"He's someone the young guys look up to and will continue to do that regardless of whether he's captain or not."

Sibley scored his maiden Test 100 against South Africa in Cape Town in January and impressed on the tour, though he did not get chance to build on those displays prior to lockdown.

However, the 24-year-old – who revealed he has lost 12 kilograms over the course of the break – acknowledged the rest has been helpful.

"At the time I was raring to go and it's new for me to be playing for England, so I was buzzing to play every game," he added.

"But you've got to try and take it as a positive and to have a break after such a long winter was nice. To sit back and work out what I needed to improve on to keep doing well at this level, further my game.

"I'm trying to build on what I did in South Africa and hopefully contribute to a few wins. A few of us did quite well in South Africa, it feels like a lifetime ago but it's a case of trying to build on that and trying to score a few big scores in the series.

"I've been working hard during lockdown, it was probably needed to be fair. Over the winter I was carrying too much weight. I'm glad I'm feeling a bit fitter."

All of the upcoming matches will be played behind closed doors, though Sibley does not feel his game will be affected too drastically.

"If I could have had a choice, it's always a dream to play a Test at Lord's or at your home ground in front of a packed house," he said.

"Circumstances haven't allowed that to happen. I'd always choose to have a crowd in but maybe it might work to my advantage. It's not going to change how I play, I'm just going to do my thing."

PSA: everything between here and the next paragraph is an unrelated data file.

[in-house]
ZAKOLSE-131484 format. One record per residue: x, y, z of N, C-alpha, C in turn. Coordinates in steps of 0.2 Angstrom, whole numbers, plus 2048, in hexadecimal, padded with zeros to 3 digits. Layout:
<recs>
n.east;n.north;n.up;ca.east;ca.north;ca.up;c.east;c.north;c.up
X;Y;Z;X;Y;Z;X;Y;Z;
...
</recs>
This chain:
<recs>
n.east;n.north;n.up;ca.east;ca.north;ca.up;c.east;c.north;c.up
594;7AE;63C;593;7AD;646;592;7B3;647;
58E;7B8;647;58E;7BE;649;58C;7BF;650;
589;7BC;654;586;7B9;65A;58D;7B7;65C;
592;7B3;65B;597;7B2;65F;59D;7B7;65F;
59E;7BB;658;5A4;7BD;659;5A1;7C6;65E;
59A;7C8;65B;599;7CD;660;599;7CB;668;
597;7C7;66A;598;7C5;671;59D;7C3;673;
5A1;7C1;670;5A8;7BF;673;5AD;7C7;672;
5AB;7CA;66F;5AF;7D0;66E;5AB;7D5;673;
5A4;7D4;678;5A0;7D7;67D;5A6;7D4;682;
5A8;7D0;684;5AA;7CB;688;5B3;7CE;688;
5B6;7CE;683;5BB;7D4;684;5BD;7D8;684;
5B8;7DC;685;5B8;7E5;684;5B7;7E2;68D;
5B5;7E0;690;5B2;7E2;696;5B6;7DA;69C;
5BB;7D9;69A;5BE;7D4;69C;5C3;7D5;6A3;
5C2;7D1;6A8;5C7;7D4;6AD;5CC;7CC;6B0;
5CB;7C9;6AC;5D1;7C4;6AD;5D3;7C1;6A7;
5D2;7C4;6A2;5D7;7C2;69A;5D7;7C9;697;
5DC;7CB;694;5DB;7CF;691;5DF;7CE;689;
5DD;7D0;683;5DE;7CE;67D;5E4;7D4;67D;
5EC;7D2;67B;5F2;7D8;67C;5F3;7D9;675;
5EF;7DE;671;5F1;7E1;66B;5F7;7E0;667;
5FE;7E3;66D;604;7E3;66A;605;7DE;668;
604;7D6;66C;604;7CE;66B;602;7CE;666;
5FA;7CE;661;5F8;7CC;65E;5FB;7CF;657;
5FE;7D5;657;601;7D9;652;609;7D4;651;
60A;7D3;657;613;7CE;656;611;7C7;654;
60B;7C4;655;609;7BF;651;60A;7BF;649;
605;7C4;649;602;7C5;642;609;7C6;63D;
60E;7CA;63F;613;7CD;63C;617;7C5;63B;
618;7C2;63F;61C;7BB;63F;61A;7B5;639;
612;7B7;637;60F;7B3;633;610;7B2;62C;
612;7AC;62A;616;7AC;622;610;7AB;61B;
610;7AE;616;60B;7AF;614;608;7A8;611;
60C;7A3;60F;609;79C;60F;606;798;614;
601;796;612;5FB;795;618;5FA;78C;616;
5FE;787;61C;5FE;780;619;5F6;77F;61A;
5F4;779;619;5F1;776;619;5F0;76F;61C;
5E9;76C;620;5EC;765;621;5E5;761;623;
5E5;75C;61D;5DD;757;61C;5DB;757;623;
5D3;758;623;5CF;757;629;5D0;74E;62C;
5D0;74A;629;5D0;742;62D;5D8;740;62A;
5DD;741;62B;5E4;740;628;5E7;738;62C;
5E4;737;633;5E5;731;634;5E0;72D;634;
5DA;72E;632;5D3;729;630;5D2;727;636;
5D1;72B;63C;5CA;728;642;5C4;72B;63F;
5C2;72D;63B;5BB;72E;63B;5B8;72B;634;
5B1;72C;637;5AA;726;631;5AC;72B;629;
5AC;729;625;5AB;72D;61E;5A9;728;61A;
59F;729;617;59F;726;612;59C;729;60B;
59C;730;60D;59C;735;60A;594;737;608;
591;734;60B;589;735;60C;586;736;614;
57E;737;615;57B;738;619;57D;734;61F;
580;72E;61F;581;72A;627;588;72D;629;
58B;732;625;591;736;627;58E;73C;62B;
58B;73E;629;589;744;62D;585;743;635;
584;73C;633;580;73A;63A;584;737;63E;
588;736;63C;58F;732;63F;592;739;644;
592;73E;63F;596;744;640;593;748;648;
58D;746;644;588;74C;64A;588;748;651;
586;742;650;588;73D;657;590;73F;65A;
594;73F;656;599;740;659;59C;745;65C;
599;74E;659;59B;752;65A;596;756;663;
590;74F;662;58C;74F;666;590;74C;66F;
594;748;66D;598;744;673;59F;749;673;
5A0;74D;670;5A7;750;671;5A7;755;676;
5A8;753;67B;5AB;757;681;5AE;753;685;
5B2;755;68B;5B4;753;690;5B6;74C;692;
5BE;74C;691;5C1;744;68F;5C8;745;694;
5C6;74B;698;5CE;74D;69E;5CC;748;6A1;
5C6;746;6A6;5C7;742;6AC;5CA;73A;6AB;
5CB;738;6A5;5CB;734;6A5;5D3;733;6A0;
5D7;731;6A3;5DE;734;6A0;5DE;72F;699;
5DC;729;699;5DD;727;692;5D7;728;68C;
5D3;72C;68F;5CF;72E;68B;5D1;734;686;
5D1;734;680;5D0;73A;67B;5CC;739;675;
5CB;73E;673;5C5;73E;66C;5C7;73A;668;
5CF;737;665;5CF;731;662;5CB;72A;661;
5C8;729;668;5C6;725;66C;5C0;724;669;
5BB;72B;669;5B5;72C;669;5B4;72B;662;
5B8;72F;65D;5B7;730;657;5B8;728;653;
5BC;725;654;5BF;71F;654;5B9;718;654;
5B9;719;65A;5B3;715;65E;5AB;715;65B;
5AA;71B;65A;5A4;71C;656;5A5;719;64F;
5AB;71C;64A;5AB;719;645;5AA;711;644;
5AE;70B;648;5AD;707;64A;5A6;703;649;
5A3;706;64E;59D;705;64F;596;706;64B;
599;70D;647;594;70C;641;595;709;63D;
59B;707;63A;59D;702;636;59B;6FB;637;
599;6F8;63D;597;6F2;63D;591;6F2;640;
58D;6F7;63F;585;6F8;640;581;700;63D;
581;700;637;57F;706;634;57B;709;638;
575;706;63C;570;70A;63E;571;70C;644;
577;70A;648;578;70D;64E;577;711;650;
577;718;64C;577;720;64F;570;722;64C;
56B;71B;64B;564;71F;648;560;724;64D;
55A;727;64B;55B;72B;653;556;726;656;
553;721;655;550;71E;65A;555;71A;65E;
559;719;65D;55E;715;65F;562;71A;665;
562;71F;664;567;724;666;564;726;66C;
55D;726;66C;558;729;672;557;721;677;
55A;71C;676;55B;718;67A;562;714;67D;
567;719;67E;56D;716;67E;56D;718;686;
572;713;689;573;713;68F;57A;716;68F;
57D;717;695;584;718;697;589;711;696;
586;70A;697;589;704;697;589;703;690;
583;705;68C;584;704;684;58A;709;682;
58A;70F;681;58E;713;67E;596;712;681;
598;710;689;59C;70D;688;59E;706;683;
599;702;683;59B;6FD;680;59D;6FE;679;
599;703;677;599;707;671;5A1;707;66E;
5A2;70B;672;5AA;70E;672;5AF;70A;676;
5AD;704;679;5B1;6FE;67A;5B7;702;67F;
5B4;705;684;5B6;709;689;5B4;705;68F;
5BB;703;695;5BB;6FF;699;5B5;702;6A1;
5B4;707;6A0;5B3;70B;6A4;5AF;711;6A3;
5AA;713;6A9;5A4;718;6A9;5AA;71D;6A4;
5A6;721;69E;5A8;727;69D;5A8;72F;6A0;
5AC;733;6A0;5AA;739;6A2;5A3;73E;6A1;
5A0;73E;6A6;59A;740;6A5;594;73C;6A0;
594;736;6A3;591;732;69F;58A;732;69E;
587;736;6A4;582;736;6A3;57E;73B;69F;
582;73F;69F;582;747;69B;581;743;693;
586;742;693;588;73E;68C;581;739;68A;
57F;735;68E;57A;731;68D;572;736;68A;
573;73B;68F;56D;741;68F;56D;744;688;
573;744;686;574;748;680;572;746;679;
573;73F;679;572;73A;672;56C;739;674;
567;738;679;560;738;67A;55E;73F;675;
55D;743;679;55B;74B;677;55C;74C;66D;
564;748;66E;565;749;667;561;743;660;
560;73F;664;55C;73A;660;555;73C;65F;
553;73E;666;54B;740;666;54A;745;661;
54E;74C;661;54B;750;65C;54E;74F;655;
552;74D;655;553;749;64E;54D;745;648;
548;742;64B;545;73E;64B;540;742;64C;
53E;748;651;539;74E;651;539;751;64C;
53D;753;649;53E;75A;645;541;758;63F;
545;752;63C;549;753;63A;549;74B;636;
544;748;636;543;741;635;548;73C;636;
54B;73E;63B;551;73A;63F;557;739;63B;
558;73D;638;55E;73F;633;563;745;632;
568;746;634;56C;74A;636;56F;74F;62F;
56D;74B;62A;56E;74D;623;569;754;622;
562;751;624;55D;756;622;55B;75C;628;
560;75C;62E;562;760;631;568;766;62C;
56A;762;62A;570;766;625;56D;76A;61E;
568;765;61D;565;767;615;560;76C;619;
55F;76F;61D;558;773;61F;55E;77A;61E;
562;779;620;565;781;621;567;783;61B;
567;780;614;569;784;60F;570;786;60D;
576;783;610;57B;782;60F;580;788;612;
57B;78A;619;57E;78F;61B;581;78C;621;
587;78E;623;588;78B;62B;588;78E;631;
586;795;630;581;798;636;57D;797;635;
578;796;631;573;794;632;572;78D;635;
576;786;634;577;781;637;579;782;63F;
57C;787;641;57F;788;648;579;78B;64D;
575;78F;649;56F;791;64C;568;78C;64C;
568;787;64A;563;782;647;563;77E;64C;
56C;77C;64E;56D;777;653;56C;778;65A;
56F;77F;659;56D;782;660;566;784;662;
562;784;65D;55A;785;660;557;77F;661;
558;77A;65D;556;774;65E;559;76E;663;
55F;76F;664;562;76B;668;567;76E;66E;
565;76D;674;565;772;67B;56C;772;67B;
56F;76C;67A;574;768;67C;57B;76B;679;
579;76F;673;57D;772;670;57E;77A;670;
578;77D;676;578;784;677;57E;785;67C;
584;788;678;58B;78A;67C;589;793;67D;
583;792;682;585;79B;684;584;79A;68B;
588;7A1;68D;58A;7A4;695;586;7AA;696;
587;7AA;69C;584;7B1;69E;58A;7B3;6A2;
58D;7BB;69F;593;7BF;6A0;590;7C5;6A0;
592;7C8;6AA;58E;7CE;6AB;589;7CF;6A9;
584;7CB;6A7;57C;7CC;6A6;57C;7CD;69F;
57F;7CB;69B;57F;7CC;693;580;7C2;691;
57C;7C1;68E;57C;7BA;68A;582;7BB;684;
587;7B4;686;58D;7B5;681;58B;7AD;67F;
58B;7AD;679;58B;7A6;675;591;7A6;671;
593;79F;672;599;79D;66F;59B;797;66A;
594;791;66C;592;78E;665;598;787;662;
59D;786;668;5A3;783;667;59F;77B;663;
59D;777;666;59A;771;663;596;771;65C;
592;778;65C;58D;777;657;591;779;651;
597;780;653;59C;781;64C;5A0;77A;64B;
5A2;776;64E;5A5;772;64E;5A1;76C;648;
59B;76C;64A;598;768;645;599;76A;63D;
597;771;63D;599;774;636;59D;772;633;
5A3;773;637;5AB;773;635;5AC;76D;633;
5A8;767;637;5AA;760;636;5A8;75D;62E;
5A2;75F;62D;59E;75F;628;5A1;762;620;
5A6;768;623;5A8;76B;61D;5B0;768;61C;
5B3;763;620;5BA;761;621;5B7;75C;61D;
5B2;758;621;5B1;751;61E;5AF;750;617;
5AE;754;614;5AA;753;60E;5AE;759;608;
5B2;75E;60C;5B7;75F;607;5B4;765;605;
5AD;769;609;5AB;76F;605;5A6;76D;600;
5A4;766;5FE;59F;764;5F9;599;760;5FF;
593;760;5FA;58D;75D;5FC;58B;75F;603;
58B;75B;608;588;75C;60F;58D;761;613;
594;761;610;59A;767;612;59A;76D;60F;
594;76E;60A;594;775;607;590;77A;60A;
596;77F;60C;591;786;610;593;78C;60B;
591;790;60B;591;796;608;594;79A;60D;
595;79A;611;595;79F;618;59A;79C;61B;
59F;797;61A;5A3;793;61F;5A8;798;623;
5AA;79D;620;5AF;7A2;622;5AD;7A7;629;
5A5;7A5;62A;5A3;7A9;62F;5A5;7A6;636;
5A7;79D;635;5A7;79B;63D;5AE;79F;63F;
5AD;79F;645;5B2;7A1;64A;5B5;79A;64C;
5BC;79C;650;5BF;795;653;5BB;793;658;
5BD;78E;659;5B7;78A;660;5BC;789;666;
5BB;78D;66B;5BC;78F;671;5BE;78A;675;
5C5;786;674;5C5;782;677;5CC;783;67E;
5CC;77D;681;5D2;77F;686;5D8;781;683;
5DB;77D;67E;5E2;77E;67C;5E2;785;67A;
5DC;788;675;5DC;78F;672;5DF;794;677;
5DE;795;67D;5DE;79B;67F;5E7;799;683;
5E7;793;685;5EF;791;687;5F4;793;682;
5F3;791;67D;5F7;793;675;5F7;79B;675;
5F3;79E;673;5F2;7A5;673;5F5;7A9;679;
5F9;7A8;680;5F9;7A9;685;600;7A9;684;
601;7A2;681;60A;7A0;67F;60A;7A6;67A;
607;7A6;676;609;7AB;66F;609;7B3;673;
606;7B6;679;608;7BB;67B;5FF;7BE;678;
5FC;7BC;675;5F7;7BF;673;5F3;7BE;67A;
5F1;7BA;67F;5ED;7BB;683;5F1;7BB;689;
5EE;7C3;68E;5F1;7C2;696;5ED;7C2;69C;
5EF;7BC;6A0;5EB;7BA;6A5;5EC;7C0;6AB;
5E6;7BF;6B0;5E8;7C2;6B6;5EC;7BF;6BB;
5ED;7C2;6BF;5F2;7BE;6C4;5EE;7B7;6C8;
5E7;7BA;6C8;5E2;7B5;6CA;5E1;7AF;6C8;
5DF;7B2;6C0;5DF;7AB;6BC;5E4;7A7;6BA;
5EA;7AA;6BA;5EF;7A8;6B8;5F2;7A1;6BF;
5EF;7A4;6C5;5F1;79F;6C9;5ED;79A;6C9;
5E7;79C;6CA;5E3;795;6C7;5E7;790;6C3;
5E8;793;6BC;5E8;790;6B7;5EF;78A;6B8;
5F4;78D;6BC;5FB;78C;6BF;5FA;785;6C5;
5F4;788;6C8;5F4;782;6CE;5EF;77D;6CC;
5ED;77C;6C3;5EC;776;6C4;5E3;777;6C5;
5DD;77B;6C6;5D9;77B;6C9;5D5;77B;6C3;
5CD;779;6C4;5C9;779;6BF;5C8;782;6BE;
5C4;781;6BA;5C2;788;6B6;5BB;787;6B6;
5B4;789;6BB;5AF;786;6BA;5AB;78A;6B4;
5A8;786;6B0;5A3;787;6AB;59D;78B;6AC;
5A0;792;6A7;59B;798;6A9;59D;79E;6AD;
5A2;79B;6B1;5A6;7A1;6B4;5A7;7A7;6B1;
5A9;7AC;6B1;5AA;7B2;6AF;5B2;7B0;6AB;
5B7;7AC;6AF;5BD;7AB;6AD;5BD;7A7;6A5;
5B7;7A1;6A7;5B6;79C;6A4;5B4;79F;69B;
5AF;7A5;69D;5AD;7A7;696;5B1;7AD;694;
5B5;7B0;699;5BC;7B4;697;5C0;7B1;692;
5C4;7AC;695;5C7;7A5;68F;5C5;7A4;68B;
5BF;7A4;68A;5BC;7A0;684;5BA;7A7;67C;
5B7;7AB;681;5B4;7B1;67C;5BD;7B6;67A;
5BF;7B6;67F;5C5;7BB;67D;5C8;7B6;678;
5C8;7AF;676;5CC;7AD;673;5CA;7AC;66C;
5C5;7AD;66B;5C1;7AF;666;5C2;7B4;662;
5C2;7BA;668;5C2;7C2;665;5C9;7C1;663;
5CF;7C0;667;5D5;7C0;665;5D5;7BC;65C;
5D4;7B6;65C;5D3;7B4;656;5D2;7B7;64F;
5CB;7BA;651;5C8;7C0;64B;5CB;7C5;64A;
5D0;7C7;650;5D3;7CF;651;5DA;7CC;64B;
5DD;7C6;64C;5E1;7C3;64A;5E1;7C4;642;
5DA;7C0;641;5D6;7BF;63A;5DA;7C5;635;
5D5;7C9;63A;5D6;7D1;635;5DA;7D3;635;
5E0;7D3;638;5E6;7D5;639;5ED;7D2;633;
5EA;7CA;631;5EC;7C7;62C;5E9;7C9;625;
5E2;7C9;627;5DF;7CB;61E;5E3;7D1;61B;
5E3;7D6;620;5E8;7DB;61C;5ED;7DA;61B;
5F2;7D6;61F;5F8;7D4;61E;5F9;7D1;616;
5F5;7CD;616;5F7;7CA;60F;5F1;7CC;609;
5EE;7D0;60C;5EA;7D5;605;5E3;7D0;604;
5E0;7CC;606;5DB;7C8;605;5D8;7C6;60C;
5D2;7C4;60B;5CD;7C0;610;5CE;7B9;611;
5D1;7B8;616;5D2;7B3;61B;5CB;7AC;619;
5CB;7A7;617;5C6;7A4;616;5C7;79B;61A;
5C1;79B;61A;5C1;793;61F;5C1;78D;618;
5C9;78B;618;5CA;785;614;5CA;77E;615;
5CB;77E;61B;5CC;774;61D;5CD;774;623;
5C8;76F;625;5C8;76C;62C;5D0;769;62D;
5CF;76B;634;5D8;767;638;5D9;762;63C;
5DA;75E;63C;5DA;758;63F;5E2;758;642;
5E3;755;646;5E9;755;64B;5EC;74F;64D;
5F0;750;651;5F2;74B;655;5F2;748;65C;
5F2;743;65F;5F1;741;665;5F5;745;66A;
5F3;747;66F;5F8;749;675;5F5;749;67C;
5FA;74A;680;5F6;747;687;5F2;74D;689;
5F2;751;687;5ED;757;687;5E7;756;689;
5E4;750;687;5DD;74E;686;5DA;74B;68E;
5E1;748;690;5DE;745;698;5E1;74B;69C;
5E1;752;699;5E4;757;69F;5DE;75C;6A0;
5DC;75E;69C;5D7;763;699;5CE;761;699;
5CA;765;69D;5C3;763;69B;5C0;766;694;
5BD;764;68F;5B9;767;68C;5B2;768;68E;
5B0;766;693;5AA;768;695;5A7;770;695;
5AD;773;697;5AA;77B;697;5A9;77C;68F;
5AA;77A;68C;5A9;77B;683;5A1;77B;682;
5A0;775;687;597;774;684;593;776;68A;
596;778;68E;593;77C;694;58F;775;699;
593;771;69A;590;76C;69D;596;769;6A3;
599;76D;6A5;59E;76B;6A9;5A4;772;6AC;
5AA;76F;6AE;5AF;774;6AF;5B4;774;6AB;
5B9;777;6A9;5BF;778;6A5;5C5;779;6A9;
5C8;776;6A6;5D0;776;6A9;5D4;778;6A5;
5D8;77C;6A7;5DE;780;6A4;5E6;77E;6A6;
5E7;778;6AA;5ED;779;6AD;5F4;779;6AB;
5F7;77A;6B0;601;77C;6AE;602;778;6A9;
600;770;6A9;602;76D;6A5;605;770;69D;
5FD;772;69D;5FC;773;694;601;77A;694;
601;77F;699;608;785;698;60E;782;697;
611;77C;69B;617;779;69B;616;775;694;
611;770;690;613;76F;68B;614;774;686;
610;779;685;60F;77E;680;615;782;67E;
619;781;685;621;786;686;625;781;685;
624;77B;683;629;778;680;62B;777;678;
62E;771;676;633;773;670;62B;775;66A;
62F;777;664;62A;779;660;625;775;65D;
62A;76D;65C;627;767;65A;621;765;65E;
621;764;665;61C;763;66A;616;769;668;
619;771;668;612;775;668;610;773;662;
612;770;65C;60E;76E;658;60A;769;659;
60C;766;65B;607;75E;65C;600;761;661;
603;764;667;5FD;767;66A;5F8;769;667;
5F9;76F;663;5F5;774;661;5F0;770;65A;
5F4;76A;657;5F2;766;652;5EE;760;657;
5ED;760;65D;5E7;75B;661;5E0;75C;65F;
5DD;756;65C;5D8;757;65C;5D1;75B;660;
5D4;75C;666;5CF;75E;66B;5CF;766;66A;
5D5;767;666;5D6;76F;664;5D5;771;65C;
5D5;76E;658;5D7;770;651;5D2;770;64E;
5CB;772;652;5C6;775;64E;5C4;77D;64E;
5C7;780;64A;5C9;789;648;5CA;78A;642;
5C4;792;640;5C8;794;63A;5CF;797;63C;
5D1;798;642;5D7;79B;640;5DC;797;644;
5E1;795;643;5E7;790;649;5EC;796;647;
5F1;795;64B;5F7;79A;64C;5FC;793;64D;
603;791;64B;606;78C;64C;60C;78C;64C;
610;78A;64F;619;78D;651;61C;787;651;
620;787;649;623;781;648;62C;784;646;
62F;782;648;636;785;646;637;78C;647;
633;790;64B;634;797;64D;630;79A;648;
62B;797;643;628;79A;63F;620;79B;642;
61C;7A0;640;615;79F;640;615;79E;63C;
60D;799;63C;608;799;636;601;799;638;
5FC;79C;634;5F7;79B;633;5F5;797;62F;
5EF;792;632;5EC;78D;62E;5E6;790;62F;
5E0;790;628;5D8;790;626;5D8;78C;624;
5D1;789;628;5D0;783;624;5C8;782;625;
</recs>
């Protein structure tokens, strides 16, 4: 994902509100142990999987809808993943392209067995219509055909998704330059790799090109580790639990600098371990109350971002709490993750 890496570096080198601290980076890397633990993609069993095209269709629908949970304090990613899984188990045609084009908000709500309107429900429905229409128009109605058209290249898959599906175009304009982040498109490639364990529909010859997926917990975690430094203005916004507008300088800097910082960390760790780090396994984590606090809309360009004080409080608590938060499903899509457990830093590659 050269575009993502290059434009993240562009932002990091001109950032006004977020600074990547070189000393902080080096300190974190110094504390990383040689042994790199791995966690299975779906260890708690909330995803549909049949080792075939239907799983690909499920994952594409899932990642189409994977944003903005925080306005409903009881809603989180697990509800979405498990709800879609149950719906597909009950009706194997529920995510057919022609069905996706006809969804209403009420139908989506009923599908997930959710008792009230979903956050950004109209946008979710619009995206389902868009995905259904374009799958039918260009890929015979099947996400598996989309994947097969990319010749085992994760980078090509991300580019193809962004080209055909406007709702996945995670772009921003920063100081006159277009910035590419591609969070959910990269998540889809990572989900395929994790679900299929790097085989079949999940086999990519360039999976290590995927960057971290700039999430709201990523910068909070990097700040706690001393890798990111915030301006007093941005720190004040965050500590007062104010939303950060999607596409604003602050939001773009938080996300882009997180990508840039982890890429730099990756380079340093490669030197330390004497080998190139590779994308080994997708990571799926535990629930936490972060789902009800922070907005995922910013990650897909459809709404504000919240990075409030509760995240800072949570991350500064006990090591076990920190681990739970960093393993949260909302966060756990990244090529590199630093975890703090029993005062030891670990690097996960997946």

International cricket returns when England and West Indies begin their three-Test series on Wednesday, albeit in unprecedented circumstances.  

Bio-secure venues minus spectators, home umpires, potential coronavirus substitutes and no saliva on the ball are just some of the consequences of attempting to play during a global health pandemic. It will be Test cricket, just not quite as we have come to know it.  

There will also be a noticeable change to England’s team, too. With Joe Root out due to the birth of his second child, Ben Stokes will captain the team for the first time.  

The opportunity to lead in a Test perhaps completes the circle for the all-rounder. An incident outside a Bristol nightclub in 2017 cost him the vice-captaincy, but he has rehabilitated his reputation through his actions, both on and off the field, to reclaim the position as Root's deputy. 

Now, at 29, Stokes is preparing to become the 81st Test captain for England. It is a one-off on this occasion, yet also a potential dress rehearsal for the future. Root is the same age as his team-mate but has been in charge since February 2017; the grind eventually takes a toll on all who fill the role – and the numbers suggest performances suffer with the added burden.  

Sitting fourth in the official Test rankings, England will be wary of asking their talismanic all-rounder to do too much. For now, though, this is an opportunity for Stokes to step in and demonstrate his capabilities as a captain (a role he has not filled in first-class cricket previously). 

He has been second in command, now it is time to take on the top job, albeit temporarily. 

A (RECENT) HISTORY LESSON

Stokes will be the 11th different player to lead England in the 21st century. The last three to take on the job – Root, Alastair Cook and Kevin Pietersen – all started out with victories.